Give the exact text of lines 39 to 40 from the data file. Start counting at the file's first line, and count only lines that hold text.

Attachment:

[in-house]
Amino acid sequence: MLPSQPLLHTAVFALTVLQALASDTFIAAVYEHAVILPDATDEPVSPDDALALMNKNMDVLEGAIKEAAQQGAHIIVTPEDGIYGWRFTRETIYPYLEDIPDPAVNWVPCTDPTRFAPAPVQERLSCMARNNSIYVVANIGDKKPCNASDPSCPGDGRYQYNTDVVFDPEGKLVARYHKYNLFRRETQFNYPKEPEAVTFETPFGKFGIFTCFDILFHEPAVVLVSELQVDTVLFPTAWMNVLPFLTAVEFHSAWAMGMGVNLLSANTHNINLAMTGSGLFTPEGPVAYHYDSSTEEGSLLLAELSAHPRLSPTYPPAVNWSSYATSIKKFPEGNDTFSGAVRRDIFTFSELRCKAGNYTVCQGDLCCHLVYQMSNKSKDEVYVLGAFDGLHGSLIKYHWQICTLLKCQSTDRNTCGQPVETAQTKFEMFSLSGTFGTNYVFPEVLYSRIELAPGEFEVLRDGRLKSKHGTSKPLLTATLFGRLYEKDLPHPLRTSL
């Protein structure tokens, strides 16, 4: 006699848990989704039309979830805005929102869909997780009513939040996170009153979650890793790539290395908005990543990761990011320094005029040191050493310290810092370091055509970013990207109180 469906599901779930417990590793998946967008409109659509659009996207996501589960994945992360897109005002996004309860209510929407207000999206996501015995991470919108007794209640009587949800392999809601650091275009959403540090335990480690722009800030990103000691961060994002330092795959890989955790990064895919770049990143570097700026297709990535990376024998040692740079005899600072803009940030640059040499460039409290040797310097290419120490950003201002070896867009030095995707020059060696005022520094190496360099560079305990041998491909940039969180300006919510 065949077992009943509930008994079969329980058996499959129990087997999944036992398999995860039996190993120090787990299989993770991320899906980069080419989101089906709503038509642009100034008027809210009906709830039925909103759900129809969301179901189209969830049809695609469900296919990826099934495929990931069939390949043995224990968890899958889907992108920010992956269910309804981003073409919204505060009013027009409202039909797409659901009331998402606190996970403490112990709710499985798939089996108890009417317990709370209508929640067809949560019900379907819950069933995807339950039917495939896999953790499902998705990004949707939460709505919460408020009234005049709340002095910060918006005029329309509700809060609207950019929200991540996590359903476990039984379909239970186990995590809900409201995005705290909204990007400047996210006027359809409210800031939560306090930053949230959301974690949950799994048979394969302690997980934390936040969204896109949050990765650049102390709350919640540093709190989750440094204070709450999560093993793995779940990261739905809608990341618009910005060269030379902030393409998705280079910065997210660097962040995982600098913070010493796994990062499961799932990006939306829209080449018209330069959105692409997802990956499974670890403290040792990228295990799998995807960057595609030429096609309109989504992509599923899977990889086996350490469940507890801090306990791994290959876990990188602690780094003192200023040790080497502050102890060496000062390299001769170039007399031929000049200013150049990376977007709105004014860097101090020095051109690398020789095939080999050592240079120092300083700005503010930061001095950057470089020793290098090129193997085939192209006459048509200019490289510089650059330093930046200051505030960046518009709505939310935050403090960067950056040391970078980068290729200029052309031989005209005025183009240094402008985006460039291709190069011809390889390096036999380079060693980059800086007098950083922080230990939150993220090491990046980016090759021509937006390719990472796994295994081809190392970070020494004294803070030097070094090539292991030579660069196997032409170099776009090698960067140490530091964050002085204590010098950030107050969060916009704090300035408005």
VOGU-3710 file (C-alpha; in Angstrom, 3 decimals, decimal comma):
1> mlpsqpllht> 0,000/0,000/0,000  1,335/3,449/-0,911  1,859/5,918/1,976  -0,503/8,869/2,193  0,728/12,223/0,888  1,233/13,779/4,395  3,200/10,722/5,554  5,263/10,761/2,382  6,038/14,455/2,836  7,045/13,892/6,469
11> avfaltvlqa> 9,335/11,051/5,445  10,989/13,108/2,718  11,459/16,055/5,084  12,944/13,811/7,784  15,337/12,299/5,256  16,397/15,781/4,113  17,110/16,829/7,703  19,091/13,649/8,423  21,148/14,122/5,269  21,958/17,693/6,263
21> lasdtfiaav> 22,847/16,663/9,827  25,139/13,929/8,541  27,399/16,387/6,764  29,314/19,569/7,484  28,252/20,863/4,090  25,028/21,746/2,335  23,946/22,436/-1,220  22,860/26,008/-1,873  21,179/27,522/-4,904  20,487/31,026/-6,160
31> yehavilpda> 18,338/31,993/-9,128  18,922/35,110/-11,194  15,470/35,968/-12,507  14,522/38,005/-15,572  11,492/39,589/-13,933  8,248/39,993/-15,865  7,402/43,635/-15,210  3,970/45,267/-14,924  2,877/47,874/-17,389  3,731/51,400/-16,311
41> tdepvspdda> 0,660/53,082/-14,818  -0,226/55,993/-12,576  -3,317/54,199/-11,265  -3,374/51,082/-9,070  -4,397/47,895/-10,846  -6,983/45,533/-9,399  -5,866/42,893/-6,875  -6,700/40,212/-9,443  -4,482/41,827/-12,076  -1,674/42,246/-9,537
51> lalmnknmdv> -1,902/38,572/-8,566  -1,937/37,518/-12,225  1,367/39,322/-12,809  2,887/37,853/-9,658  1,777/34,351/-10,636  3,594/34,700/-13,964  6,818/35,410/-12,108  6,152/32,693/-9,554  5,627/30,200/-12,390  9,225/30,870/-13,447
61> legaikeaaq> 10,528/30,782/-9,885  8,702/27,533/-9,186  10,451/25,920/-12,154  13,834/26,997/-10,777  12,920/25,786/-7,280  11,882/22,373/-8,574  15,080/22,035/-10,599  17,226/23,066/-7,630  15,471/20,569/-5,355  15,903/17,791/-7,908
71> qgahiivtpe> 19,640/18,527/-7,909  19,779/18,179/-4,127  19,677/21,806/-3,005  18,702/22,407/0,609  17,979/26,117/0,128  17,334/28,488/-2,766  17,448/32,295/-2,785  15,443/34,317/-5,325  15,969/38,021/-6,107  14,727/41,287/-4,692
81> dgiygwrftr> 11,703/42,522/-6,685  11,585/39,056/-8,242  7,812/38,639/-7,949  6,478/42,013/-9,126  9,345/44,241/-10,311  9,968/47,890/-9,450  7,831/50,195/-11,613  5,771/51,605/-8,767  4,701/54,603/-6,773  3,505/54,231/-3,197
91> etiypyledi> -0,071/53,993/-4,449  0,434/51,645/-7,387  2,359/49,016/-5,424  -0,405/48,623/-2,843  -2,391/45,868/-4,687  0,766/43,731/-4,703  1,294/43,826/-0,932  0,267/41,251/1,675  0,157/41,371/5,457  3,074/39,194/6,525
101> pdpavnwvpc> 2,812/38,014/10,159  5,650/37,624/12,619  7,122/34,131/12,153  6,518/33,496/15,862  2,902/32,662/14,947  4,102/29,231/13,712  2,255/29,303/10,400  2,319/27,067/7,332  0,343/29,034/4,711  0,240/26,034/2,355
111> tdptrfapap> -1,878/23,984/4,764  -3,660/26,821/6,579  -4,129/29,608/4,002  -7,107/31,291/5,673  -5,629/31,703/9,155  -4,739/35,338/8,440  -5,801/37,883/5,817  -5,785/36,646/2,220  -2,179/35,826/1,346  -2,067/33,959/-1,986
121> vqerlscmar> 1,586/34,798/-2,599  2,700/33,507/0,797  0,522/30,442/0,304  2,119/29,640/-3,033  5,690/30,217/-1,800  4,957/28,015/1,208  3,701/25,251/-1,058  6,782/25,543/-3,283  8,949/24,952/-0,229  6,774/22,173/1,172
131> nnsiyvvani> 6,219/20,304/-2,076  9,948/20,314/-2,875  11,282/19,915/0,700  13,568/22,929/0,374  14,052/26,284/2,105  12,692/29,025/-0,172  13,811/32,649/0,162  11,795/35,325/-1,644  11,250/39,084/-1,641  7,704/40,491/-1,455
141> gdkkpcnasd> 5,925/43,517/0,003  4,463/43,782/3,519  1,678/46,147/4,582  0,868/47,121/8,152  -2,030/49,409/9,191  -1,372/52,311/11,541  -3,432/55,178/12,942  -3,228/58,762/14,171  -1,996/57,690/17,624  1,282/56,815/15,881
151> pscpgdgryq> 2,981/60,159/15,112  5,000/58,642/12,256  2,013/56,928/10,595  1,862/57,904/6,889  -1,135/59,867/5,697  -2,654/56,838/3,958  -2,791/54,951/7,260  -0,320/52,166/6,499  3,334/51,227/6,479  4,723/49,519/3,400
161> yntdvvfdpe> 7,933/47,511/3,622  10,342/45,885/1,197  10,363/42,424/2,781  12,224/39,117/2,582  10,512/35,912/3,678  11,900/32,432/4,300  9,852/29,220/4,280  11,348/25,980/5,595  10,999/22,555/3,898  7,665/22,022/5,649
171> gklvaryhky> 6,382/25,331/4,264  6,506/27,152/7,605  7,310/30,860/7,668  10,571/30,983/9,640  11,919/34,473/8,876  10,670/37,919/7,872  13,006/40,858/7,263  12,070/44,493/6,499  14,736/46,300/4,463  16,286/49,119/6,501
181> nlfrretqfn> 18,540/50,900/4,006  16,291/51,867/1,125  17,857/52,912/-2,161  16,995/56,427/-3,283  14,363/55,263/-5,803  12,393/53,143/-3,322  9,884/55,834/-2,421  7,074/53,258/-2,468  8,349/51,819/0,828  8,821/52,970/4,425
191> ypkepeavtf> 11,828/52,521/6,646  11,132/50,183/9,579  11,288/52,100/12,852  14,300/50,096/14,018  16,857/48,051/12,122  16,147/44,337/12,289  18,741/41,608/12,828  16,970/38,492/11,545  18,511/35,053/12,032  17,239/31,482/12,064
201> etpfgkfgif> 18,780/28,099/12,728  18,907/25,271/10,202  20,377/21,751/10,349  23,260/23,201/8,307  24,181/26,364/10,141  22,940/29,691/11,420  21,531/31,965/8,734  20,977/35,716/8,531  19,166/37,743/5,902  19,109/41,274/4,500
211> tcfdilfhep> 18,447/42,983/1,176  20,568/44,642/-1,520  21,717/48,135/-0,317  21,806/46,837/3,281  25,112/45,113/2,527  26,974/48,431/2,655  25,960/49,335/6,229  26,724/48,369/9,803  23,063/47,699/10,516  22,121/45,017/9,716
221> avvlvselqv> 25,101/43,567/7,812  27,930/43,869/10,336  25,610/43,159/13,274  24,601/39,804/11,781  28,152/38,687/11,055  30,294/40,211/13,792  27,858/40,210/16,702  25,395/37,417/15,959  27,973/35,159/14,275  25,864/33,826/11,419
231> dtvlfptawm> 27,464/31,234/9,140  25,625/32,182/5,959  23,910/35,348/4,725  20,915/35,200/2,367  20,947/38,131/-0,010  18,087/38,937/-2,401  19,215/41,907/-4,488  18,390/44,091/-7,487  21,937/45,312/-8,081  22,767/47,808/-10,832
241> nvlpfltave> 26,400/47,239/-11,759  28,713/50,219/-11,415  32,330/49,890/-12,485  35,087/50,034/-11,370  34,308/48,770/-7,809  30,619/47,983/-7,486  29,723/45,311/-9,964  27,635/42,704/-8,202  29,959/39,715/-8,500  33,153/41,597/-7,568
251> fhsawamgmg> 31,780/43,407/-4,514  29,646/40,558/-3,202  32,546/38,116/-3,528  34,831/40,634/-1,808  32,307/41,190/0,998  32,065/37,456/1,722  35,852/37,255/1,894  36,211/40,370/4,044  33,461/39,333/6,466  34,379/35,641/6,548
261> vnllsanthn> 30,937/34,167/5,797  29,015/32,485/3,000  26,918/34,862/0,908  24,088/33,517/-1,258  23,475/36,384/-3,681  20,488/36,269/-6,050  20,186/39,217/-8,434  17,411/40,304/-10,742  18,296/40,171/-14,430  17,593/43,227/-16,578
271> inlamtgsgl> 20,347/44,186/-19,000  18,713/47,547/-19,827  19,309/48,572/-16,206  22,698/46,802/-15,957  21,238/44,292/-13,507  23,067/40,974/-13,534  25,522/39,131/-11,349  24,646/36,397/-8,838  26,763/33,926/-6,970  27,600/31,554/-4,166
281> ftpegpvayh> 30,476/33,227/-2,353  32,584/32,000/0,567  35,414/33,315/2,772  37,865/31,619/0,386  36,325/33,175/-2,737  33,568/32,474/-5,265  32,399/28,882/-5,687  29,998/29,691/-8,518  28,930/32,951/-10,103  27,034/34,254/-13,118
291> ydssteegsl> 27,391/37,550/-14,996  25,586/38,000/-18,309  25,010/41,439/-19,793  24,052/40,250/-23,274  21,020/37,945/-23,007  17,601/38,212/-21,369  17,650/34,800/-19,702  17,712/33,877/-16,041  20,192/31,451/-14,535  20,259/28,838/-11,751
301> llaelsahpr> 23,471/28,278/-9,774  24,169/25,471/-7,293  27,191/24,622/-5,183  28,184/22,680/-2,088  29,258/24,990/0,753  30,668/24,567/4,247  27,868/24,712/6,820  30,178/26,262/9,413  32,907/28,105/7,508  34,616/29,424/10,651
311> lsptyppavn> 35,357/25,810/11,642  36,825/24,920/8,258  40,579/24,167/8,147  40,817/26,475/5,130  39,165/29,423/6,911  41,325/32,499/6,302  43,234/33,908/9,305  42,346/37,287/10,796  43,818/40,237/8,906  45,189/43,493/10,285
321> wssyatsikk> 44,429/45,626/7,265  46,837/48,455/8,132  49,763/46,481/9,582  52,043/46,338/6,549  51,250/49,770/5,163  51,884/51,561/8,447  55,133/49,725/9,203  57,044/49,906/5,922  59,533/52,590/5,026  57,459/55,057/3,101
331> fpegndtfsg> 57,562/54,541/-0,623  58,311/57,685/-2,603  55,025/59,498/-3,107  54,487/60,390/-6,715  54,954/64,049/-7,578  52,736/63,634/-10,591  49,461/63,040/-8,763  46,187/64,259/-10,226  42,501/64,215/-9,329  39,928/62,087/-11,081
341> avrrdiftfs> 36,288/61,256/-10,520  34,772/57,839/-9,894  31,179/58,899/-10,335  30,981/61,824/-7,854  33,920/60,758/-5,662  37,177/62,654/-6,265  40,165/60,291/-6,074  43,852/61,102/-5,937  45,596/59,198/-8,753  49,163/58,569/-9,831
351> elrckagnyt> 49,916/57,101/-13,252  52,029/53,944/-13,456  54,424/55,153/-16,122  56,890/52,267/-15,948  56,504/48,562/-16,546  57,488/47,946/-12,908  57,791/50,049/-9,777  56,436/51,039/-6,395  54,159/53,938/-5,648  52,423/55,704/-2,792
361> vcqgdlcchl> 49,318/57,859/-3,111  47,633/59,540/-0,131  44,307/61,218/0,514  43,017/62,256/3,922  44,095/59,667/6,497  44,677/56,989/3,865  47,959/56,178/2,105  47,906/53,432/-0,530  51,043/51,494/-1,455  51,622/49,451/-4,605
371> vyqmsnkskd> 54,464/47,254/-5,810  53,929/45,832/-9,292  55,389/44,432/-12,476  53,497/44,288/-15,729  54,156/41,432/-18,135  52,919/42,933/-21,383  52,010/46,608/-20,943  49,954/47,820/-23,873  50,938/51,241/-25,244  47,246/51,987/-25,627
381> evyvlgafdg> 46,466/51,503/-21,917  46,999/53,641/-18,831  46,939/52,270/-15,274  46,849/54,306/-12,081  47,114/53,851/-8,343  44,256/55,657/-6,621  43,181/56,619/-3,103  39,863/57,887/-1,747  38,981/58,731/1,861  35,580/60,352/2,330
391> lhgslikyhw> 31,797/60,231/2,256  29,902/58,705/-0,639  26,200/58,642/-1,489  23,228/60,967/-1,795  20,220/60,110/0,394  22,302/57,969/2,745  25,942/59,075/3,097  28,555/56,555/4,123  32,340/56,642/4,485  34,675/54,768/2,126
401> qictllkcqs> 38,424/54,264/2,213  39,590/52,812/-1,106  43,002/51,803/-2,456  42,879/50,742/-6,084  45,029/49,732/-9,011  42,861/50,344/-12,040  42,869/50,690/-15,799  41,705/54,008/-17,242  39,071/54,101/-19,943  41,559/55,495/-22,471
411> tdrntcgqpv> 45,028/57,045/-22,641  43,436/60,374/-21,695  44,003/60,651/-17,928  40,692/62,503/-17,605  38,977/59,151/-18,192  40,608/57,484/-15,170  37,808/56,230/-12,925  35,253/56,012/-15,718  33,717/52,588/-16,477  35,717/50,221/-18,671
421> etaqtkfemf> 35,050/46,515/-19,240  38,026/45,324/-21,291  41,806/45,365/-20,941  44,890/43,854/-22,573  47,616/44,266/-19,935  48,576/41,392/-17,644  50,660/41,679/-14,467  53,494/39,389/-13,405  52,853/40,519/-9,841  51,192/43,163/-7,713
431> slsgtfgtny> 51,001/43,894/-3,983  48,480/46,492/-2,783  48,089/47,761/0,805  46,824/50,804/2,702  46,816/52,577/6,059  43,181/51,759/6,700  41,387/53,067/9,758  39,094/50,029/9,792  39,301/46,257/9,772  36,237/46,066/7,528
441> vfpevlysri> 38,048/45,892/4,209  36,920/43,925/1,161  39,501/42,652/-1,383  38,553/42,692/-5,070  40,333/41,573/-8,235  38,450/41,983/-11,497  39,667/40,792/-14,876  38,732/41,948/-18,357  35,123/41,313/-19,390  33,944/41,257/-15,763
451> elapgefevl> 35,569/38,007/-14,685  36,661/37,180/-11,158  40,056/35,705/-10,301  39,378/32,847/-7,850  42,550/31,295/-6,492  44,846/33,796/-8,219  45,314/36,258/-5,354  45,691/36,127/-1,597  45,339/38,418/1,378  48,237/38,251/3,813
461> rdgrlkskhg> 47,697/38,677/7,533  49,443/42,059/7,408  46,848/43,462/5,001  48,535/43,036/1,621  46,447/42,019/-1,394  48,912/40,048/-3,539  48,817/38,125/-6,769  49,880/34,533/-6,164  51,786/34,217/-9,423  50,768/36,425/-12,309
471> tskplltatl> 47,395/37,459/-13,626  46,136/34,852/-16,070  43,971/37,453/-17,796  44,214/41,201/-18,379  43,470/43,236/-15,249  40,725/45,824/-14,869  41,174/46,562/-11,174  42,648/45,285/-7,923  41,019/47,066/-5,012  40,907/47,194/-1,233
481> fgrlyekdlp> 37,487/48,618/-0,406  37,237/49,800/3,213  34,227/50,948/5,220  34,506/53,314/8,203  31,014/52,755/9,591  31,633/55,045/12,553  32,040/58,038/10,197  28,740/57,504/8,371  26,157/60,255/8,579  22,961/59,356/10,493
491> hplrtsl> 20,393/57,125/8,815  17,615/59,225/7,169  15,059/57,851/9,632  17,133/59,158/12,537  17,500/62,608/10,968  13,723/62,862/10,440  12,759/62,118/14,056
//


341> avrrdiftfs> 36,288/61,256/-10,520  34,772/57,839/-9,894  31,179/58,899/-10,335  30,981/61,824/-7,854  33,920/60,758/-5,662  37,177/62,654/-6,265  40,165/60,291/-6,074  43,852/61,102/-5,937  45,596/59,198/-8,753  49,163/58,569/-9,831
351> elrckagnyt> 49,916/57,101/-13,252  52,029/53,944/-13,456  54,424/55,153/-16,122  56,890/52,267/-15,948  56,504/48,562/-16,546  57,488/47,946/-12,908  57,791/50,049/-9,777  56,436/51,039/-6,395  54,159/53,938/-5,648  52,423/55,704/-2,792